Comments on: Most Seasons (Non-P) PA This and that about baseball stats. Tue, 16 Jul 2013 17:01:55 +0000 hourly 1 By: John Autin Mon, 14 Feb 2011 17:41:42 +0000 Re: Bob O'Farrell as 1926 NL MVP (@18):

Not only was it a weak year for NL stars, it was a weird MVP vote.

-- The top 3 position players in the MVP vote hit 12 HRs combined, 7 of them by O'Farrell.

-- Twenty-four different players got MVP votes, but Cards' 1B Sunny Jim Bottomley -- who led the league with 120 RBI and 305 Total Bases -- didn't get any. (The baseball fates made it up to Bottomley with the 1928 MVP and a ridiculous HOF election by the Veterans Committee in 1974 -- 12 years after he dropped off the BBWAA ballot without ever collecting more than 33% of the vote.)

-- After O'Farrell, the next-highest Cardinal was SS Tommy Thevenow, who placed 4th. Perhaps Thevenow was a gifted fielder, but he was an awful hitter, both in 1926 (59 OPS+) and throughout his career (51 OPS+). Among hitters with at least 3,000 PAs, only Bill Bergen and Hal Lanier had career OPS+ marks below Thevenow's.

By: John Autin Mon, 14 Feb 2011 16:53:39 +0000 On the Lou Klimchock tangent:

It's a pity that he made about half his game appearances as a pinch-hitter, since he was presumably one of the worst pinch-hitters who ever served much time in that role. His PH line:
-- .131 BA (21 for 160), 1 HR, 2 doubles, .162 OBP, .163 SLG.

Meanwhile, he was a decent hitter when he got the chance to start:
-- 138 games, .258 BA, 12 HRs in 519 PAs.

Klimchock struck out more as a pinch-hitter (36 Ks in 167 PAs) than he did as a starter (35 Ks in 519 PAs).

By: Indy Sun, 13 Feb 2011 22:11:52 +0000 Bob O'Farrell won the NL MVP in 1926. He was the backstop for the Cards when they reached the post season for the first time since 1888. It was a fairly weak year for NL stars, though. The only HOFer types in the top ten in voting that season were Hack Wilson (fourth) and Freddie Lindstrom (ninth). Contrast that with the AL- after winner George Burns and number two Johnny Mostil, #s 3-11 are guys named Herb Pennock, Sam Rice, Harry Heilman, Heinie Manush, Al Simmons, Lefty Grove, Goose Goslin, Lou Gehrig, and Tony Lazzeri.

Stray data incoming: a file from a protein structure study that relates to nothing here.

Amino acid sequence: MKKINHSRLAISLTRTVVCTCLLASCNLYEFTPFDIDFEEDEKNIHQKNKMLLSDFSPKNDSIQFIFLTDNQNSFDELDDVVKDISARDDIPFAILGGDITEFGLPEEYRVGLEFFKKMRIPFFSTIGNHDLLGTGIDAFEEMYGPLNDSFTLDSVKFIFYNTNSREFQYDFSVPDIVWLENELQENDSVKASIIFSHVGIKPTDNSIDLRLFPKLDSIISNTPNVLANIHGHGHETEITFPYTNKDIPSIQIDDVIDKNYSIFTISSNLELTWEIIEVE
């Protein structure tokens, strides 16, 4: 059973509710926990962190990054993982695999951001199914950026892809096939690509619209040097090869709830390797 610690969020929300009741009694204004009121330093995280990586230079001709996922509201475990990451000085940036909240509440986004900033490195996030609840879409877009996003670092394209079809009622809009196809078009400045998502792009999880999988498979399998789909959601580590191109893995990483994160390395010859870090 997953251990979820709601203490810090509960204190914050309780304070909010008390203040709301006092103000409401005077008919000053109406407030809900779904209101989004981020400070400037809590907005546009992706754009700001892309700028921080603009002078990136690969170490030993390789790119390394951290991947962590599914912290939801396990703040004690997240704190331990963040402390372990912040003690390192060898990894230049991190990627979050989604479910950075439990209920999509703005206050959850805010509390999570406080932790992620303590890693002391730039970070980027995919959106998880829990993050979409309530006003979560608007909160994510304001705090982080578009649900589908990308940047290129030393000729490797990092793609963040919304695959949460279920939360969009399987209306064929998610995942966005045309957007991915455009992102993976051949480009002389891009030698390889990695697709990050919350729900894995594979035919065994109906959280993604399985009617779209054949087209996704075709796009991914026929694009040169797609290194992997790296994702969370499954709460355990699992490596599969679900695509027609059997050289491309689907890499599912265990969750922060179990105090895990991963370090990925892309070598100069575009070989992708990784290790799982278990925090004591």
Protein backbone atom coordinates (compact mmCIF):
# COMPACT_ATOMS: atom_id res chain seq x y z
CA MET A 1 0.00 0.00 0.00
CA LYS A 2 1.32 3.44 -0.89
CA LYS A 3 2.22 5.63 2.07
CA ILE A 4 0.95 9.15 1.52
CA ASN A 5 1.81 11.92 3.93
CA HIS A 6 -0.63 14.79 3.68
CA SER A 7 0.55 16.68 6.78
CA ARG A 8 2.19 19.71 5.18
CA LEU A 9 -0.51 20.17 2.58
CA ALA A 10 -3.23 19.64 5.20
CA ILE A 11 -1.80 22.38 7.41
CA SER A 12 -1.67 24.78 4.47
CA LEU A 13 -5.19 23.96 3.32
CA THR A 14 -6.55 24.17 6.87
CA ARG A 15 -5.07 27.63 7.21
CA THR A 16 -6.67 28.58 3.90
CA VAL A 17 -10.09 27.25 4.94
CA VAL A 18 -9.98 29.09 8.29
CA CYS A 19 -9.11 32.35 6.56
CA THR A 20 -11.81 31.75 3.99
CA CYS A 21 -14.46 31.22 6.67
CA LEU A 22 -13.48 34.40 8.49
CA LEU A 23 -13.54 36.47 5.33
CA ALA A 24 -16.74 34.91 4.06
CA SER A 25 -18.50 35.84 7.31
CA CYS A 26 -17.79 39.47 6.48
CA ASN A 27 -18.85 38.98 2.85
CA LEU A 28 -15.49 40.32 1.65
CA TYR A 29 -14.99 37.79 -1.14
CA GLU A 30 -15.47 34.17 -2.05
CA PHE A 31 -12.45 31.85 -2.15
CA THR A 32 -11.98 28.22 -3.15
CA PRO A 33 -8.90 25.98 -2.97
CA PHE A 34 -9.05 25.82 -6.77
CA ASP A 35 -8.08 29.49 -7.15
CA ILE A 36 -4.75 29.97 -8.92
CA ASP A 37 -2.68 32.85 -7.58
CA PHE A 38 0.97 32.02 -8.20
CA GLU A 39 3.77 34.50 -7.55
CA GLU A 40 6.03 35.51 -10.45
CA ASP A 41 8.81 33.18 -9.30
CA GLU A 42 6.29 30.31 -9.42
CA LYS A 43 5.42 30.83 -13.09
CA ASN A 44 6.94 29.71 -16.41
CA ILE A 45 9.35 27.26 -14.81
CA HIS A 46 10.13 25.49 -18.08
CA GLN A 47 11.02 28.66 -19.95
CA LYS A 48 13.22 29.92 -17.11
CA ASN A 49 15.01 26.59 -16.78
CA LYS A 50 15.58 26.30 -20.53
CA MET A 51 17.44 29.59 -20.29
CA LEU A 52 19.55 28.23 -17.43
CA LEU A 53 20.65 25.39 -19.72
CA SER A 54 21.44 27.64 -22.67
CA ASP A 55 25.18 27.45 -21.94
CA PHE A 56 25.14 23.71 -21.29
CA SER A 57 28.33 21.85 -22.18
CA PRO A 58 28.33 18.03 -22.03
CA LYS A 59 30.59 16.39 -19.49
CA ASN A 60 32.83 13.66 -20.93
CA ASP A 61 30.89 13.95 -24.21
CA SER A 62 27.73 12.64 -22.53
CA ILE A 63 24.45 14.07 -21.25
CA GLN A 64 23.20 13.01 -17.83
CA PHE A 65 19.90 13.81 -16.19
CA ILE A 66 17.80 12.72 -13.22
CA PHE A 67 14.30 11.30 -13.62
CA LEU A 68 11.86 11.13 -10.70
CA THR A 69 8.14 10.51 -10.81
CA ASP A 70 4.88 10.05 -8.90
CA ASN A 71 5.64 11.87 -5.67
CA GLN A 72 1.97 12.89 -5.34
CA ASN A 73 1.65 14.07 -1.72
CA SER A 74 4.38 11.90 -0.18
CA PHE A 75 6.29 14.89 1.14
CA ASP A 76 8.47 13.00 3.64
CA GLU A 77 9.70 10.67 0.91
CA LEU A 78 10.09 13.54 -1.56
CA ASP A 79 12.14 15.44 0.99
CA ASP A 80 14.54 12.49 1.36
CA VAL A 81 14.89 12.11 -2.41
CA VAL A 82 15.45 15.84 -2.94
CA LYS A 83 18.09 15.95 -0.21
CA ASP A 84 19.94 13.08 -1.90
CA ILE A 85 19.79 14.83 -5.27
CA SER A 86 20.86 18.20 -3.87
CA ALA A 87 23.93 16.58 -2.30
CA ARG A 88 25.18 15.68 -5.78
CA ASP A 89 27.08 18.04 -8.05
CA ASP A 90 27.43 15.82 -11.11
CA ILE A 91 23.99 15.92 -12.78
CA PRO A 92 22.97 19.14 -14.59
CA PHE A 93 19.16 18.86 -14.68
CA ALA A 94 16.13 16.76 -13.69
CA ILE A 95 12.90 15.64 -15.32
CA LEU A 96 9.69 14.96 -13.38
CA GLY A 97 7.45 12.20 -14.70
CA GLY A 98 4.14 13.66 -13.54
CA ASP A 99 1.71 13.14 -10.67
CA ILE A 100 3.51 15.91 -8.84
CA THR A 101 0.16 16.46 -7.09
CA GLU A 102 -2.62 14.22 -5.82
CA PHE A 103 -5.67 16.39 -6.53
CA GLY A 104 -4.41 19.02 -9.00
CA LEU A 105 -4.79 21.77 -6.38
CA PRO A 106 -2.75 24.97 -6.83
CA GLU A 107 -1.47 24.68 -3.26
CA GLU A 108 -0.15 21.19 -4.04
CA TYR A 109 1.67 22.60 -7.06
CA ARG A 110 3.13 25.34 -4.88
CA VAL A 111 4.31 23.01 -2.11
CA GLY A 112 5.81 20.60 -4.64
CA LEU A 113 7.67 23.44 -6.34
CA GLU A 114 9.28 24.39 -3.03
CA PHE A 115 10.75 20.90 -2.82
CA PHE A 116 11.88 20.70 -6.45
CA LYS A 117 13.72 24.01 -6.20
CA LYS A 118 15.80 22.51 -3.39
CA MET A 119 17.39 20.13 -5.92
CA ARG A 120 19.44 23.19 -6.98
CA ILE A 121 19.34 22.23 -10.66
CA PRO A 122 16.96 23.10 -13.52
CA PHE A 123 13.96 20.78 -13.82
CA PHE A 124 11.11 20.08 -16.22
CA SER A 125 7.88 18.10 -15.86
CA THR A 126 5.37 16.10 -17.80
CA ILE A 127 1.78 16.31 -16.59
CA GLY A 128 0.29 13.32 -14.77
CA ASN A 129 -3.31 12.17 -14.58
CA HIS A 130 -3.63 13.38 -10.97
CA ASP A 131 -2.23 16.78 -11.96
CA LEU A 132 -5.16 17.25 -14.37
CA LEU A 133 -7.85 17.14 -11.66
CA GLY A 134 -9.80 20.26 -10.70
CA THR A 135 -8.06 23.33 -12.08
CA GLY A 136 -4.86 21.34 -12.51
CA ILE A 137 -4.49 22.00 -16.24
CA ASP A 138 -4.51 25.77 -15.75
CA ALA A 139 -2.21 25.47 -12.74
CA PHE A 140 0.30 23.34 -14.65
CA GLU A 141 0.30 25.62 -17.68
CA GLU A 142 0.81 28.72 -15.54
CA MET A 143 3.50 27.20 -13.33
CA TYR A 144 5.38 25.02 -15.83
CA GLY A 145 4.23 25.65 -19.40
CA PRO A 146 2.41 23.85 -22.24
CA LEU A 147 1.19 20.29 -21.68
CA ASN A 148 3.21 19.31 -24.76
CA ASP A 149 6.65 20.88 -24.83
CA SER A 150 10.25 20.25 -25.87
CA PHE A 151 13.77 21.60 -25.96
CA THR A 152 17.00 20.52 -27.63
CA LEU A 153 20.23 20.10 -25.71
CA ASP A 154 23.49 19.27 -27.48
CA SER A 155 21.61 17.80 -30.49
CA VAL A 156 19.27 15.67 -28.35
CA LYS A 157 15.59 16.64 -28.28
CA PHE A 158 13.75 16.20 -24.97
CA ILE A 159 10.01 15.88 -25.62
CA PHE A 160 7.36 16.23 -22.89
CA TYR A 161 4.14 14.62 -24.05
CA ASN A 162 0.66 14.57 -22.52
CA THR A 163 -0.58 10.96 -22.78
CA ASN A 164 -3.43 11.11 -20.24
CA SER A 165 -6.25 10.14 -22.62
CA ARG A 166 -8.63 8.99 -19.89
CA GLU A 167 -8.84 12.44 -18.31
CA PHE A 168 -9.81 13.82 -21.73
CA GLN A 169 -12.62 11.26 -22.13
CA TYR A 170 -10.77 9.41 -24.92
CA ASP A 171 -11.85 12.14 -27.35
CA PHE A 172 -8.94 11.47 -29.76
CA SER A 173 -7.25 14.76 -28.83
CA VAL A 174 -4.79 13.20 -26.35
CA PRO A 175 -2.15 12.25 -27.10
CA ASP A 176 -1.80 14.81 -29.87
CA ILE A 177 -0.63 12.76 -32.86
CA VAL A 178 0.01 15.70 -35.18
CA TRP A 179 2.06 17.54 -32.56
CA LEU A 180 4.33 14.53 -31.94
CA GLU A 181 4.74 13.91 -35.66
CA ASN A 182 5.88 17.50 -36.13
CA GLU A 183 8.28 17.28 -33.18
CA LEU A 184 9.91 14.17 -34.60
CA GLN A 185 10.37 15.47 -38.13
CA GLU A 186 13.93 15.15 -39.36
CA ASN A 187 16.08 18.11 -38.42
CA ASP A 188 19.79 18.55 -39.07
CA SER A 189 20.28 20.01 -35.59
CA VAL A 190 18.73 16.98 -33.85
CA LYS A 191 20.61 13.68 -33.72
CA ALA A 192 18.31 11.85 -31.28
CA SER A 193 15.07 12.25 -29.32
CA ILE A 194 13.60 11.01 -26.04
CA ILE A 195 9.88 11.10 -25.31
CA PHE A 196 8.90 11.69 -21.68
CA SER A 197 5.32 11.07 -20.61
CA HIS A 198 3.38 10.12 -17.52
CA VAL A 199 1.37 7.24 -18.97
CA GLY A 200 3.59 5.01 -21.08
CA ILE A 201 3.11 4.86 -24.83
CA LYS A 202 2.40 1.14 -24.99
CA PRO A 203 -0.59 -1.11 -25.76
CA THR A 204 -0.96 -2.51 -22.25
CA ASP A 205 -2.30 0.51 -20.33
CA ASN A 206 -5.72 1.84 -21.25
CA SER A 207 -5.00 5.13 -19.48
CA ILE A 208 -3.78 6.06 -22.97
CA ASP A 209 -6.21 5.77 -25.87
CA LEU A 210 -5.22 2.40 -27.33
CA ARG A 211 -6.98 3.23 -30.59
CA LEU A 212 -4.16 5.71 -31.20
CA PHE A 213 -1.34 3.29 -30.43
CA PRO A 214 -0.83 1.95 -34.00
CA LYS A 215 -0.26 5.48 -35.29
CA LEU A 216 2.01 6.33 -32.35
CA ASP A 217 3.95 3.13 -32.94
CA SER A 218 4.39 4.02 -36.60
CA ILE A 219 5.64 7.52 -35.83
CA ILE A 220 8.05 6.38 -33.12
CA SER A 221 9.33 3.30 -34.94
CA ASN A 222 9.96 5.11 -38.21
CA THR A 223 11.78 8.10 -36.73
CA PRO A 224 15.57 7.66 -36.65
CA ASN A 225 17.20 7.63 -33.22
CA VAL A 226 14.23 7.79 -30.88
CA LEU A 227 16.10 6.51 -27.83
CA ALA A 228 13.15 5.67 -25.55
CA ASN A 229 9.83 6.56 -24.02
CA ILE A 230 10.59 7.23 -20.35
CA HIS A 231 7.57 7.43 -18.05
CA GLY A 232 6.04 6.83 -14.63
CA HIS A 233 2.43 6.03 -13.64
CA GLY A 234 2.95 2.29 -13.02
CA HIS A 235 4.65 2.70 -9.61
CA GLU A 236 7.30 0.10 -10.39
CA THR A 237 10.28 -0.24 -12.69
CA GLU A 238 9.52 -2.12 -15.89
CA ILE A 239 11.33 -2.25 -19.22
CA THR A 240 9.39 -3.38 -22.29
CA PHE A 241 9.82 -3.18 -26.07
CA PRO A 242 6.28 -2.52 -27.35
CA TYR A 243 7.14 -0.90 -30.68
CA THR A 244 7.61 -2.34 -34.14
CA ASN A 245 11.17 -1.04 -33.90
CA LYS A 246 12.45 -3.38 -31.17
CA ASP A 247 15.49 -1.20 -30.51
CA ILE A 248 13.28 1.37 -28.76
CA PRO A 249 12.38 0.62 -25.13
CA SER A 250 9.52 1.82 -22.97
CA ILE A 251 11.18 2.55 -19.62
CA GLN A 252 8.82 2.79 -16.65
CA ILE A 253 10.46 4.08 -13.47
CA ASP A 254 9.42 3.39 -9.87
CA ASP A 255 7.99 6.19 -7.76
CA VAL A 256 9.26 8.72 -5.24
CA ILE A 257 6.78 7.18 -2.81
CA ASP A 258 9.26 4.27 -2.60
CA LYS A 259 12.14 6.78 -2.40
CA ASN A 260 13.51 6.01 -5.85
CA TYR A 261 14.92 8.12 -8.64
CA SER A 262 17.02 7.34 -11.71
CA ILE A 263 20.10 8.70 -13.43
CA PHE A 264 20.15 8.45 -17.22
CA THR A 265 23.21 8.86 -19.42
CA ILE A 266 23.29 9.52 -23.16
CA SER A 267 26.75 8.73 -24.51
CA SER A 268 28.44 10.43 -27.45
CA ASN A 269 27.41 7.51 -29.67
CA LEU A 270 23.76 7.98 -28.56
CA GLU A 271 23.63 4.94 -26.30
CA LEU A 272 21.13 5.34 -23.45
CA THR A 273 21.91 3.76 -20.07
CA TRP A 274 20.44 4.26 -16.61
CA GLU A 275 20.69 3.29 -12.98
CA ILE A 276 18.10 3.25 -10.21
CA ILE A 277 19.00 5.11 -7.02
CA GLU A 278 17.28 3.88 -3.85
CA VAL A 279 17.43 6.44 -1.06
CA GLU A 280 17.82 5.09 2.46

By: DoubleDiamond Sun, 13 Feb 2011 20:56:03 +0000 Also, when I saw the name Kevin Brown in that #2 spot, my first thought was that this was supposed to be for non-pitchers! Well, that's one more name for my list of players with the same name who were active at or around the same time.

By: DoubleDiamond Sun, 13 Feb 2011 20:54:53 +0000 @12 - I see a World Series MVP - Dempsey. But unless it was a long-ago player, I don't recognize any regular season MVPs. (I did check Hall-of-Famer Jennings, but he never won the MVP, which appears to have debuted in 1911 but was not given out regularly in both leagues until 1931.)

By: Mike Gaber Sun, 13 Feb 2011 20:46:14 +0000 @ 14 You are correct. Herb Washington had a lot of speed but had little experience playing baseball, and didn't really have any base running smarts.
Basically he was one of Charlie Finley's experiments.

I remember in the 1974 World Series when they put him in as a Pinch Runner in Game 2 at Dodger Stadium. Dodgers vs A's.
1 out in the top of 9th. Herb Washington pinch runs for Joe Rudi
Mike Marshall was on the mound.

The TV announcer in the game was Vin Scully, who ordinarily would never make a prediction, but noted immediately that Mike Marshall would pick him off.

2 seconds later Marshall did pick him off, and then struck out the last batter, pinch hitter Angel Mangual, for a 3-2 Dodger win.

The Dodgers eventually lost the series 4 game to 1.

By: Tom Sun, 13 Feb 2011 19:11:01 +0000 @10

Although stolen bases isn't the be-all-end-all of good baserunning, it is somewhat amusing that his stolen base percentage was pedestrian; especially considering he tried to steal almost half of the times he was on base.

By: TheGoof Sun, 13 Feb 2011 17:10:07 +0000 This query makes me think of Dennis Lewallyn, a pitcher who played in eight straight seasons, but never reached double digits in games or 20 innings in any of his seasons.

By: Indy Sun, 13 Feb 2011 12:19:51 +0000 Quite cool to see that one of the eternal-cup-of-coffee players managed to win an MVP.

By: Gerry Sun, 13 Feb 2011 11:39:15 +0000 If you raise the bar to PA at most 60, you find Charlie Silvera had 8 such seasons. He and Houk were teammates and back-ups to Yogi Berra.